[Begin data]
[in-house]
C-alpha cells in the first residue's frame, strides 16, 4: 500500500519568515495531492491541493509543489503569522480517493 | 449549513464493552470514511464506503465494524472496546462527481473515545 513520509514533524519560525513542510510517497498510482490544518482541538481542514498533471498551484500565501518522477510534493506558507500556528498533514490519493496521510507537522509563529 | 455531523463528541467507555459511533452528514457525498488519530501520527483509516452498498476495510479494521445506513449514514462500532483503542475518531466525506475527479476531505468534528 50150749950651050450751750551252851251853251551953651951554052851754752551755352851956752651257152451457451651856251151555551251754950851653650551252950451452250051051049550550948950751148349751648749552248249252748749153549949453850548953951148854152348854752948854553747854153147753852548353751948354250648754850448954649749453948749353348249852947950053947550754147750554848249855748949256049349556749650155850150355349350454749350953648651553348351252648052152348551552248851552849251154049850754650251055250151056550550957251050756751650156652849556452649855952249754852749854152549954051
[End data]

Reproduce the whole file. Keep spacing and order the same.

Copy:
[in-house]
C-alpha cells in the first residue's frame, strides 16, 4: 500500500519568515495531492491541493509543489503569522480517493 | 449549513464493552470514511464506503465494524472496546462527481473515545 513520509514533524519560525513542510510517497498510482490544518482541538481542514498533471498551484500565501518522477510534493506558507500556528498533514490519493496521510507537522509563529 | 455531523463528541467507555459511533452528514457525498488519530501520527483509516452498498476495510479494521445506513449514514462500532483503542475518531466525506475527479476531505468534528 50150749950651050450751750551252851251853251551953651951554052851754752551755352851956752651257152451457451651856251151555551251754950851653650551252950451452250051051049550550948950751148349751648749552248249252748749153549949453850548953951148854152348854752948854553747854153147753852548353751948354250648754850448954649749453948749353348249852947950053947550754147750554848249855748949256049349556749650155850150355349350454749350953648651553348351252648052152348551552248851552849251154049850754650251055250151056550550957251050756751650156652849556452649855952249754852749854152549954051